to theirs, and this made him unusually lenient.

He meant to go upstairs after dinner, and warn Jewel to be more careful
in future to conform to all Mrs. Forbes's rules; but the meal was
scarcely over when a friend called to get him to attend some business
meeting held that evening in the interests of the town, and he became
interested in his statements and went away with him.

"Wasn't father quite agreeable this evening?" asked Mrs. Evringham of
Eloise. "What did I tell you? I could see that he felt relief because
that plain little creature was not in evidence. Father always was so
fastidious. Of course it is selfish in a way, but it is no use to blame
men for caring for beauty. They will do it."

"It was a shame to make that little girl stay upstairs," returned
Eloise. "I judge she managed to amuse herself this afternoon, and so she
gets punished for it. I should like to go up and sit with her."

"It would not be worth while," returned Mrs. Evringham quickly. "I'm
sure Dr. Ballard will be here soon. You would have to come right down
again."

"That is not the reason I don't go," returned the girl. "It is because
I am not an Evringham, and I have determined not to arrive at friendly
relations with any one of the name. When I once escape from here, they
will have seen the last of me."

"The way of escape lies open," returned her mother soothingly. "I'm glad
you have on that gown. If a man cares for a woman, he always loves to
see her in white."

As soon as dinner was over, Mrs. Forbes ascended the stairs to see
her prisoner. Jewel was lying quietly in bed, the tray, apparently
untouched, beside her. The latter circumstance Mrs. Forbes observed at
once.

"Why haven't you eaten your dinner, Julia?" she asked. "I hope you are
not sulking."

"No'm. I don't believe I am. I don't know what that means."

"You don't know what sulky means?" suspiciously. "It is very naughty for
a little girl to refuse to eat her dinner because she is angry at being
punished for her own good."

"Did you send me to bed because you loved me?" asked Jewel. Her cheeks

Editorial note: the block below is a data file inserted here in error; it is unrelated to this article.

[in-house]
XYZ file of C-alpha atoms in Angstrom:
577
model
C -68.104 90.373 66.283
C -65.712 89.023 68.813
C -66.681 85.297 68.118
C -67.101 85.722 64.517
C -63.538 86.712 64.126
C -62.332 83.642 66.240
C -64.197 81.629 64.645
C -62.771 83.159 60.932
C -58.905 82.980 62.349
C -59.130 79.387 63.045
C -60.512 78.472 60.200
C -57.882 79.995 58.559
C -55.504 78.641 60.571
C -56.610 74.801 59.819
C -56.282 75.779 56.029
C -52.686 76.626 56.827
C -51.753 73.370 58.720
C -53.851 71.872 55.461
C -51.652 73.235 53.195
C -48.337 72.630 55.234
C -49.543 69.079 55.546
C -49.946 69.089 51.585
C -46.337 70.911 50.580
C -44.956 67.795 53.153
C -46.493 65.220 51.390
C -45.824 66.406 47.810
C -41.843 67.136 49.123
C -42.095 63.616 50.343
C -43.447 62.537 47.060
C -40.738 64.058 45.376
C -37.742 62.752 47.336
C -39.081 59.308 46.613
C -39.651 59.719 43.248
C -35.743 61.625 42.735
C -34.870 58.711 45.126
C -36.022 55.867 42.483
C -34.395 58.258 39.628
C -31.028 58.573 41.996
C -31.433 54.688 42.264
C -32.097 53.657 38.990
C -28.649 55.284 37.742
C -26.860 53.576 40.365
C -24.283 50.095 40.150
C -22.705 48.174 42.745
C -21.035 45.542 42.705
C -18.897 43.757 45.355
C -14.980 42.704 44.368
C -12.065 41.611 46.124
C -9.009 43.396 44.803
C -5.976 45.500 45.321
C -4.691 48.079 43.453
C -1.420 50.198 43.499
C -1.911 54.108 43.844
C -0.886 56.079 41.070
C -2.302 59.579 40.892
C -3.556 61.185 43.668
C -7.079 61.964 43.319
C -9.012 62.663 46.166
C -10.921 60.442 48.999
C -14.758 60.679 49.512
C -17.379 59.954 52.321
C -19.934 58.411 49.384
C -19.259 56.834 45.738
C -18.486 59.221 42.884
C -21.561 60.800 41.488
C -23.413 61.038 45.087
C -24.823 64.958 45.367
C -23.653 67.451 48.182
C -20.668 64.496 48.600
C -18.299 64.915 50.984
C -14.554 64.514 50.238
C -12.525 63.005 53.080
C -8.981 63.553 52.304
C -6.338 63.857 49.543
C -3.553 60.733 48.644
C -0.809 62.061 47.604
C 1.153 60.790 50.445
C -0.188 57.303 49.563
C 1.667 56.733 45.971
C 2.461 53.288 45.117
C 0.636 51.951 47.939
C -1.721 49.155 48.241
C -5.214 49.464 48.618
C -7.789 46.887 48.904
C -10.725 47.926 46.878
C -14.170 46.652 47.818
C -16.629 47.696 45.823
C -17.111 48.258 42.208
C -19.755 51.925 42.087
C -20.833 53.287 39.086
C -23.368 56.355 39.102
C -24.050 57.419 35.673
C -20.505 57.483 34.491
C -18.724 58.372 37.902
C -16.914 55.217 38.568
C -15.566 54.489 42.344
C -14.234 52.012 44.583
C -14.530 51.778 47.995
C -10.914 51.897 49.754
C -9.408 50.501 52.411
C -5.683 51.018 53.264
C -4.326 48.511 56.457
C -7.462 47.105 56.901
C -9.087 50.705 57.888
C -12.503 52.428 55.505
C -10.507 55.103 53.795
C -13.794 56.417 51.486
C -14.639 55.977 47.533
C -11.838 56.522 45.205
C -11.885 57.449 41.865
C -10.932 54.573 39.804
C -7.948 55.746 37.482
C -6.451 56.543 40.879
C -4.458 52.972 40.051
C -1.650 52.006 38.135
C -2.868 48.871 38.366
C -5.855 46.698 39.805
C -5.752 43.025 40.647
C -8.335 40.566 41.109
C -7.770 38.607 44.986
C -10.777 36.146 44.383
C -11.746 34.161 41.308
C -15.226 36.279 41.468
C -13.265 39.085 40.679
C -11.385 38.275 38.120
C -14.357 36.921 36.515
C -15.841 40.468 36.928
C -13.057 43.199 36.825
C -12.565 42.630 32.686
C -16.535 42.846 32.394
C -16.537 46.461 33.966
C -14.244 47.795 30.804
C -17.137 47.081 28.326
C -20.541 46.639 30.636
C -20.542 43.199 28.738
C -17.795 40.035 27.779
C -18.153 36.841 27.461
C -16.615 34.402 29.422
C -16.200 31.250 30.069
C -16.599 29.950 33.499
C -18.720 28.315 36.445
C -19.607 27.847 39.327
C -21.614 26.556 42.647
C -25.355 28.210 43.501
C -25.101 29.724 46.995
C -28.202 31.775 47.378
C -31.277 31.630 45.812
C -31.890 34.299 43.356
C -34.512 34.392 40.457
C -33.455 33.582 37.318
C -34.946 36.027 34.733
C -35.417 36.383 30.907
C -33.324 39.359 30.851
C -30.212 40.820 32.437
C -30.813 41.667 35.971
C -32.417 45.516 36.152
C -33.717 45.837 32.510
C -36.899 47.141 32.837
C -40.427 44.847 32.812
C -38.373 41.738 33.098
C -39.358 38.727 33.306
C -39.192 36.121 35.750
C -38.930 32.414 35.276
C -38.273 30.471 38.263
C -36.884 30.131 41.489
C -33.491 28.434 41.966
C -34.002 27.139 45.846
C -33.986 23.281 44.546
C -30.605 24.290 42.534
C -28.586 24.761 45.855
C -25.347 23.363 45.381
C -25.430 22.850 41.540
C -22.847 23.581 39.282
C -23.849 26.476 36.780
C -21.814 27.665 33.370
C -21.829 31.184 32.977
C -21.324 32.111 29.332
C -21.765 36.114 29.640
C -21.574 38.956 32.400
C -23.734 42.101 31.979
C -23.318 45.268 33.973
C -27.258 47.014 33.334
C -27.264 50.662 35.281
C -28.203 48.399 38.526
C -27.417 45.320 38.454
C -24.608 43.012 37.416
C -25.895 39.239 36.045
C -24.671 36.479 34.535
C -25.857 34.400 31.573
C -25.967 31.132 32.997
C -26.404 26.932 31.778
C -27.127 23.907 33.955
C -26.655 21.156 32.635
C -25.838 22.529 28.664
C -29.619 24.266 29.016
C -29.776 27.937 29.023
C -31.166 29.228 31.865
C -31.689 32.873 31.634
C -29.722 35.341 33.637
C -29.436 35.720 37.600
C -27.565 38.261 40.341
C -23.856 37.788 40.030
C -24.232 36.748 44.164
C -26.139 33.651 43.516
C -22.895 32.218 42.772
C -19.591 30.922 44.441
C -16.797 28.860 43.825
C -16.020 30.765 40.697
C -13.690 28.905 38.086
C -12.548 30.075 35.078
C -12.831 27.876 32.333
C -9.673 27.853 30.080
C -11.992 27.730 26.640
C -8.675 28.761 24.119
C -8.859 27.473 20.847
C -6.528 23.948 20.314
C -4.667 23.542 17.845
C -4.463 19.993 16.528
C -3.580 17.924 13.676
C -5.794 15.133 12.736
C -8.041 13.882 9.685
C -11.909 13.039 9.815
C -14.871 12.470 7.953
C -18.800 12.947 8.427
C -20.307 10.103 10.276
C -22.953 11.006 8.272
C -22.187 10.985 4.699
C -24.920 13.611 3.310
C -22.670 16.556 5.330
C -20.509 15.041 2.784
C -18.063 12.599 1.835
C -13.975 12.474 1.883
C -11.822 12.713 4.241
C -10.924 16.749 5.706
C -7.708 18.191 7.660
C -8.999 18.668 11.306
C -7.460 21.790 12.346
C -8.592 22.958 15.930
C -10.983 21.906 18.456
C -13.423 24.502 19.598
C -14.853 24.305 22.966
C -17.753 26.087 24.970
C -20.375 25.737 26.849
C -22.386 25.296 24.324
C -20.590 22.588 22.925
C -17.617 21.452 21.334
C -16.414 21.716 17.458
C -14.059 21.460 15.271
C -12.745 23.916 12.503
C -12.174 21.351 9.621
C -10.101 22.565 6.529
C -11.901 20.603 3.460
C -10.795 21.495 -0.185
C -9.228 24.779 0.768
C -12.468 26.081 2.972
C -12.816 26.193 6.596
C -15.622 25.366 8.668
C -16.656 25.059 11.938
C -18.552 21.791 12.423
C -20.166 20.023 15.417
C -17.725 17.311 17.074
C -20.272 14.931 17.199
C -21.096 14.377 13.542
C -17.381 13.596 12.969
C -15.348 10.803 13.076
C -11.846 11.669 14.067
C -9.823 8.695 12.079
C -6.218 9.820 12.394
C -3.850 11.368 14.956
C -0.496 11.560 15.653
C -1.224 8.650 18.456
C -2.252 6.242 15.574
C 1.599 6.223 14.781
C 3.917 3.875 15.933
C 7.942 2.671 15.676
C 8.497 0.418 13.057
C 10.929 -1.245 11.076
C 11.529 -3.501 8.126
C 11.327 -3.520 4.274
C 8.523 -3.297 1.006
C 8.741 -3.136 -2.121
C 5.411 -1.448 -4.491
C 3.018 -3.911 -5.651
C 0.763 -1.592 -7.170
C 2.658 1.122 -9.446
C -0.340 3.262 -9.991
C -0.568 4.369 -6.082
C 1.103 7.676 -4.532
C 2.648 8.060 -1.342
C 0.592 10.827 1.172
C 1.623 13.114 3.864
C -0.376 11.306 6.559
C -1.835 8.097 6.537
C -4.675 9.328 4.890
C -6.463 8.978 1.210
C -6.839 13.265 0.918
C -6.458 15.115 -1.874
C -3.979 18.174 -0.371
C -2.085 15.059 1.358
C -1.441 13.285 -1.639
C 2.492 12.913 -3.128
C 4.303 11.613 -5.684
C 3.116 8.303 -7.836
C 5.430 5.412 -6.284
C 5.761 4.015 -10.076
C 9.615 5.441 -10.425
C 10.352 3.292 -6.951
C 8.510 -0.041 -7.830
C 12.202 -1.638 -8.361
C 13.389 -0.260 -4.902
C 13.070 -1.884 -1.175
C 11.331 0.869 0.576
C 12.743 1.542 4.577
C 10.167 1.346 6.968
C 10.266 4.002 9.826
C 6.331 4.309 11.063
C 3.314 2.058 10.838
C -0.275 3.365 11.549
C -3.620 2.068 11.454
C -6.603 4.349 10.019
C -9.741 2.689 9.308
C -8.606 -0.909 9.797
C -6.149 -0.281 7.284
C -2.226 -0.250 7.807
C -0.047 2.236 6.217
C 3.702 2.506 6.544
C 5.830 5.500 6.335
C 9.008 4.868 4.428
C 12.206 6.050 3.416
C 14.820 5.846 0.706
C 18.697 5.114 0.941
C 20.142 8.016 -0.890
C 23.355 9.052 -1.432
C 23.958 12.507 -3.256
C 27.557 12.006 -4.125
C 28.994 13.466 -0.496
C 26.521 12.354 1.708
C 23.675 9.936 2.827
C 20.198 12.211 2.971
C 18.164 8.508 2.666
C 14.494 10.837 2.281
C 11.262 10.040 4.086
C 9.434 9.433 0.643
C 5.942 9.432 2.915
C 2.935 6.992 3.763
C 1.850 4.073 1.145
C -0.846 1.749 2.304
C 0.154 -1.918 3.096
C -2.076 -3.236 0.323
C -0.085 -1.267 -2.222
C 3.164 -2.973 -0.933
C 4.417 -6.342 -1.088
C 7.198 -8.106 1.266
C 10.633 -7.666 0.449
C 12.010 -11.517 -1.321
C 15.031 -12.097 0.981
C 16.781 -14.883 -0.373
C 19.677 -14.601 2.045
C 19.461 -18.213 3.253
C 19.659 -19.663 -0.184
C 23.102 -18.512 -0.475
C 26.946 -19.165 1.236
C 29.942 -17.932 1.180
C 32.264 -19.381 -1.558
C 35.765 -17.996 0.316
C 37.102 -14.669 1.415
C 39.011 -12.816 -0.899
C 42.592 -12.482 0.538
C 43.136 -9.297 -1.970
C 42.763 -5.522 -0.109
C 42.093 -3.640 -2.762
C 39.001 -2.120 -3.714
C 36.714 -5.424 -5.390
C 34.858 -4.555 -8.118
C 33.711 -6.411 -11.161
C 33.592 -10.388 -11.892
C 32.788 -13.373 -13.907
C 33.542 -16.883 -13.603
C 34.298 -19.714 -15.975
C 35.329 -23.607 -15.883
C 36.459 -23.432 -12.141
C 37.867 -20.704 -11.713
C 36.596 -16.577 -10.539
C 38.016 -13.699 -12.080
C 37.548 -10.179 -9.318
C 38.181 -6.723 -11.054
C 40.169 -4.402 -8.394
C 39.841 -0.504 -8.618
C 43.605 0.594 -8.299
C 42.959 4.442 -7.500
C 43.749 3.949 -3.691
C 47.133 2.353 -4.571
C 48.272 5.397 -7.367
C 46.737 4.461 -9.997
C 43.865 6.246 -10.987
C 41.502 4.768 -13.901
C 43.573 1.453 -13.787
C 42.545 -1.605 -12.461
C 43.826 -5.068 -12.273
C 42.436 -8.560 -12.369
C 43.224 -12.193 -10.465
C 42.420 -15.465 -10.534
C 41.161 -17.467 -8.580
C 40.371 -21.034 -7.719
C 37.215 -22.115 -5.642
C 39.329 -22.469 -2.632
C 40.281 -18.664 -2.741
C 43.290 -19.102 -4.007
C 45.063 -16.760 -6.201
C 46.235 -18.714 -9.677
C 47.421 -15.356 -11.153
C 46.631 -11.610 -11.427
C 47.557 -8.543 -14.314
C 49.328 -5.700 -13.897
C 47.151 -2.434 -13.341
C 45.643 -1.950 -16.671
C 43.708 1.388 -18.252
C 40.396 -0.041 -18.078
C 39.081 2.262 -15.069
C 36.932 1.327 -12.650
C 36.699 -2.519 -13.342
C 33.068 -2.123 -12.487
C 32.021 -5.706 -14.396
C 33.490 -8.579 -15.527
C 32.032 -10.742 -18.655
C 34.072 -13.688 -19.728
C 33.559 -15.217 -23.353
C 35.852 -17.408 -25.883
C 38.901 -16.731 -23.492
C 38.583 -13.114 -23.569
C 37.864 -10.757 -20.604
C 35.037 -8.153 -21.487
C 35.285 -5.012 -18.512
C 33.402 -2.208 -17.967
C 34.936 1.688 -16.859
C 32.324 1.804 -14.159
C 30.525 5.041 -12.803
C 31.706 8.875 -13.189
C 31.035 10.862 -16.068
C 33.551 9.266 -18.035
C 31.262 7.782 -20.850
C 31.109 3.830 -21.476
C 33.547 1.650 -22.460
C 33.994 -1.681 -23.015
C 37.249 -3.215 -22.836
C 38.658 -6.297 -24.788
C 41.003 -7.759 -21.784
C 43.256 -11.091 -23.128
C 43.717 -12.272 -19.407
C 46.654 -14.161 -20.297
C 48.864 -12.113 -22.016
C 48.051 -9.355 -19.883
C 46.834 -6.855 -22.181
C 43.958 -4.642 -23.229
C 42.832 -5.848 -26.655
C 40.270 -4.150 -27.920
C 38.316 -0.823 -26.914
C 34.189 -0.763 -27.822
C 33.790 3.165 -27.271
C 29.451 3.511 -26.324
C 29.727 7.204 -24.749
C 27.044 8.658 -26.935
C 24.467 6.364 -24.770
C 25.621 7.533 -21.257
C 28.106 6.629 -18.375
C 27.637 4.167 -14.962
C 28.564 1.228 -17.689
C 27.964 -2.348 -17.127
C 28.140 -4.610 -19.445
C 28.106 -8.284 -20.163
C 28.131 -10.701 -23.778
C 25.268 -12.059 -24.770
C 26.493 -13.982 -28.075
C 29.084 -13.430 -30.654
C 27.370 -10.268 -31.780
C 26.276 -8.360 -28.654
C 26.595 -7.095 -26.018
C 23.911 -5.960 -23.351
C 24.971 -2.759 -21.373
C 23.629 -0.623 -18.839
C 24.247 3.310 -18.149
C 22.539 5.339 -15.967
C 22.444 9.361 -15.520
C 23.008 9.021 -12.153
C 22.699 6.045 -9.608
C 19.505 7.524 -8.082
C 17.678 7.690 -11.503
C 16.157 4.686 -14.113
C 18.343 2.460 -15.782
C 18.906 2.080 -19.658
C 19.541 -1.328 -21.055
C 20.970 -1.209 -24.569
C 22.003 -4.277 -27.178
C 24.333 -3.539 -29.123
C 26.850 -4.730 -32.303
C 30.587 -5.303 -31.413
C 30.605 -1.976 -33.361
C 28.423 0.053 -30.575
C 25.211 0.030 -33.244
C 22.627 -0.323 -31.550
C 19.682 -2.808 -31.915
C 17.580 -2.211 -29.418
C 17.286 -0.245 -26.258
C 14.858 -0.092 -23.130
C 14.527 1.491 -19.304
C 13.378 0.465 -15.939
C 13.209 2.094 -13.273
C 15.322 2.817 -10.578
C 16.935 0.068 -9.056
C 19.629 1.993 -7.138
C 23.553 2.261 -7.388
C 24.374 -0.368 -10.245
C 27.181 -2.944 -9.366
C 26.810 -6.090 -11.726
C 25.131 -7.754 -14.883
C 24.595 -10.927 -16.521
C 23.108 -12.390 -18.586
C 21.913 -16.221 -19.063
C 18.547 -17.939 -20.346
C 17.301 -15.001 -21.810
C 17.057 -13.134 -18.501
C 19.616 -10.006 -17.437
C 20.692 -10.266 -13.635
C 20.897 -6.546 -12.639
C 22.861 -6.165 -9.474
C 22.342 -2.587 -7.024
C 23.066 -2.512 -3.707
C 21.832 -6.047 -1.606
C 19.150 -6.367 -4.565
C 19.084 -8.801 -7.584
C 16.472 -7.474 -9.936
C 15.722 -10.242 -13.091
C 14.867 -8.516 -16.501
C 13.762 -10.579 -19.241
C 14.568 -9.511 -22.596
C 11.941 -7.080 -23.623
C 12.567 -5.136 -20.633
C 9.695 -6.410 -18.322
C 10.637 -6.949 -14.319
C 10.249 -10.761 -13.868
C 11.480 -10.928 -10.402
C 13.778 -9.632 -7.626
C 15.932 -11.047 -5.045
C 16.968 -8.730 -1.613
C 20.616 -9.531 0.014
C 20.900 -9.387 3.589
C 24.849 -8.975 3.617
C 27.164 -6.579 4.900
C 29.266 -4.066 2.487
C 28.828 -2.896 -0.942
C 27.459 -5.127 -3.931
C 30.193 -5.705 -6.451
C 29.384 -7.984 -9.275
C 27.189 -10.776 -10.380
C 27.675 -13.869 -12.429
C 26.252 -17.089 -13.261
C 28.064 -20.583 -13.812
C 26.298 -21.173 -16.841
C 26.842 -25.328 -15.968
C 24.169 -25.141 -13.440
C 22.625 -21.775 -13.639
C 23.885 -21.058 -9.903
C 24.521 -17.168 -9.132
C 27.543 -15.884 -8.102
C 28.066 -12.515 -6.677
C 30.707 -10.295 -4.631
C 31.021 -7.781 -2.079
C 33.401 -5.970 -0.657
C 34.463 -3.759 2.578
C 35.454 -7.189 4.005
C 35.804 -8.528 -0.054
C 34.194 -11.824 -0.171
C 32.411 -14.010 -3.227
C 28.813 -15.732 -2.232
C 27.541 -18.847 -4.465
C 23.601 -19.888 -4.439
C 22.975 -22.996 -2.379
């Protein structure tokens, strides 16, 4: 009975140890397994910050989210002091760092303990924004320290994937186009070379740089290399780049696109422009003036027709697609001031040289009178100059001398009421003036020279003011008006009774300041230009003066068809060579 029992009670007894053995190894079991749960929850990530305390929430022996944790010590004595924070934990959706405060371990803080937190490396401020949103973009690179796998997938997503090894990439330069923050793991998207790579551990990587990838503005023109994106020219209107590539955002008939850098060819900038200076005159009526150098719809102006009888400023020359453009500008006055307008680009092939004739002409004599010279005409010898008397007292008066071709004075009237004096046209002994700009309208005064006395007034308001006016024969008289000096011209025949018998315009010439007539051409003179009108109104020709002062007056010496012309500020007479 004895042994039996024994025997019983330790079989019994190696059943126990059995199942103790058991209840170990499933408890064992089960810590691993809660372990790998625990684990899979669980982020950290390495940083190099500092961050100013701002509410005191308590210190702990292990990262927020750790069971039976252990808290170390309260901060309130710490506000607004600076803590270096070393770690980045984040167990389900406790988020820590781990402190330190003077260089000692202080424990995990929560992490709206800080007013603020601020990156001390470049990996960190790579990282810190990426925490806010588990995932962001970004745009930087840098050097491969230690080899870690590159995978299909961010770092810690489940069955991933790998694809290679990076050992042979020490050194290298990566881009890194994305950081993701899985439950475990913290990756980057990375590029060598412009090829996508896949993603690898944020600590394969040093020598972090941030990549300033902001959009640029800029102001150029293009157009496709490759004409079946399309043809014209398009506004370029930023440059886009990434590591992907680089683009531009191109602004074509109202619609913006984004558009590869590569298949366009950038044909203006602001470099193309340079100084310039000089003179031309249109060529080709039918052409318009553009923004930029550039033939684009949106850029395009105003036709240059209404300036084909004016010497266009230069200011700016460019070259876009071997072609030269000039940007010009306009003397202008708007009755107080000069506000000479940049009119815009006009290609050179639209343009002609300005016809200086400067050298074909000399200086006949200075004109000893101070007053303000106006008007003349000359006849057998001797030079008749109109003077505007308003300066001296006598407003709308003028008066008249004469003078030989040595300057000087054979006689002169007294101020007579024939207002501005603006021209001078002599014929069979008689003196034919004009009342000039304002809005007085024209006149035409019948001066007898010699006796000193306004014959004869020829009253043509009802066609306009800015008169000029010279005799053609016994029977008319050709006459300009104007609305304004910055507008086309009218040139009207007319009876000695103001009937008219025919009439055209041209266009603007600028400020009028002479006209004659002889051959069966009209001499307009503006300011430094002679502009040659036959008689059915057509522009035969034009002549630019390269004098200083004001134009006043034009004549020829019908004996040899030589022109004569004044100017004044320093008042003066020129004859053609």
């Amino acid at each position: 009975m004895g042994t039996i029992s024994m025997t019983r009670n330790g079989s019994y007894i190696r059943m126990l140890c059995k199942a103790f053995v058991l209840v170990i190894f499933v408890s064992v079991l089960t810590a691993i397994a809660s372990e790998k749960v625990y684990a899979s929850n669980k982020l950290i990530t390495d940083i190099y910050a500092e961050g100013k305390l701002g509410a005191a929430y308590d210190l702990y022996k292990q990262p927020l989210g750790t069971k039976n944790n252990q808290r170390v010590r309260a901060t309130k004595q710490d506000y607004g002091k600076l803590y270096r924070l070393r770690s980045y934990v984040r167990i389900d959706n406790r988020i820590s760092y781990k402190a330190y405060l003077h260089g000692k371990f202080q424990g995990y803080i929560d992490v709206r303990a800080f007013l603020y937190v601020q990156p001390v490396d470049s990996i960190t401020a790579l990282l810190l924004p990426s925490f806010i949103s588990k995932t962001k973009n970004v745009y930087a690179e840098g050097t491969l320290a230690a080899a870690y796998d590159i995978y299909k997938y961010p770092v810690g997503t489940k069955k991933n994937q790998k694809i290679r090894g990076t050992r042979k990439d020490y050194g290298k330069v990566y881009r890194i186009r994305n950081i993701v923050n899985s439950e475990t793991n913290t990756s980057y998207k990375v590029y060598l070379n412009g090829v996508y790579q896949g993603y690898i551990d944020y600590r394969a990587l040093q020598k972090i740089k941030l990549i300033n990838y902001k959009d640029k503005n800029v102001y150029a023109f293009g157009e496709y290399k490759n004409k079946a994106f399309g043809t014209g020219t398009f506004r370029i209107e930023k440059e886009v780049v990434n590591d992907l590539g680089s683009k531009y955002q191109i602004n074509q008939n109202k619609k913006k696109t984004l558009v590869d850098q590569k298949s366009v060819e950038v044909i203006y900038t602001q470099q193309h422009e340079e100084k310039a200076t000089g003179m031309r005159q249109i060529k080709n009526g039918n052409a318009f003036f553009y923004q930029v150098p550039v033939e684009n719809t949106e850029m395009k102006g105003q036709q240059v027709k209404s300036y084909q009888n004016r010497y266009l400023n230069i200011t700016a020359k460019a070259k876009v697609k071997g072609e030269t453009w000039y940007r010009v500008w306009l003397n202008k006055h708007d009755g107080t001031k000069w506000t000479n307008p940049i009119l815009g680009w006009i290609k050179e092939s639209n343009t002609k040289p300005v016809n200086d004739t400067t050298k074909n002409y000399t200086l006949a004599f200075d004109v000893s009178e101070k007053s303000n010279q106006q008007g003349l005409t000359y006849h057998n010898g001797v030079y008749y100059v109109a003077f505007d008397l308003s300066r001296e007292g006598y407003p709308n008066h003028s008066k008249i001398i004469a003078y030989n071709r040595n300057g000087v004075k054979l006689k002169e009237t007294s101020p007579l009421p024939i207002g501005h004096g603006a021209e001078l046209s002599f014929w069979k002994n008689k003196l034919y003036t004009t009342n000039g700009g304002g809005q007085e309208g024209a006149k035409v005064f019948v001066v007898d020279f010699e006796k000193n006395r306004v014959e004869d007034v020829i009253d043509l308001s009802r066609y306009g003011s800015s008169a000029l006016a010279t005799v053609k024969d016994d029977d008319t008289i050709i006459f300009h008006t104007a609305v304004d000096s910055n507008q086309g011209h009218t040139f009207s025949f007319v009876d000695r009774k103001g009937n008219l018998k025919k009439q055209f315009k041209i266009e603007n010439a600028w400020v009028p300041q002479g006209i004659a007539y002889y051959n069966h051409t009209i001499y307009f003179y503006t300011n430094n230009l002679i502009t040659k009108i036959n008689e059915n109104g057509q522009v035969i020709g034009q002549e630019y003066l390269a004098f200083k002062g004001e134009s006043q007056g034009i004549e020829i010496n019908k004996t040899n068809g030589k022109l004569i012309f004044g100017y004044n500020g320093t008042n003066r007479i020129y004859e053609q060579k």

were very red, but even the disconcerted housekeeper could see that she
was not excited or angry.

"Everybody loves good little girls," returned Mrs. Forbes. "Now eat your
dinner, Julia, so I can carry down the tray."

"I did eat the bread. It was all I wanted. It was very nice."

The polite addition made the housekeeper uncertain. While she paused
Jewel added, "I wish I could see grandpa."

"He's gone out on business. He won't be back until after you are asleep.
And if you were thinking of complaining to him, Julia, I tell you it
won't do any good. He will trust everything to me."

"Do you think I would trouble grandpa?" returned the child.

The housekeeper looked at her in silent perplexity. The blue eyes were
direct and innocent, but there was a heaviness about them that stirred
Mrs. Forbes uncomfortably.

"You must have got too tired playing this afternoon, Julia," she said
decisively, "or you would be hungry for your dinner. You took that hot
bath I told you to?"

"Yes'm."

"Where have you put your wet things? Oh, I see, you've spread them out
very nicely; but those shoes--I shall have to have them cleaned and
polished for you. Now go to sleep as quick as you can and have a
long night's rest. I'm sure the next time you go out you won't be so
careless."

Jewel's eyes followed the speaker as she bustled about and at last took
up the tray.

"Will you kiss me good-night, Mrs. Forbes?" asked the child.

The surprised housekeeper set down her burden, stooped over the bed and
kissed her.

"There now, I see you're sorry," she said, somewhat touched.

Jewel gave her a little smile. "No'm, I've stopped being sorry," she
replied.

"She'd puzzle a Philadelphia lawyer," soliloquized the housekeeper
as she descended the stairs with the tray. "I suppose her mother is
uneducated and uses queer English. As the old ones croak, the young ones
learn. The child uses words nobody ever heard of, and is ignorant of the
commonest ones. I'm glad she's so fond of me if I've got to take care of
her."





Next: Dr Ballard

Previous: A Shopping Expedition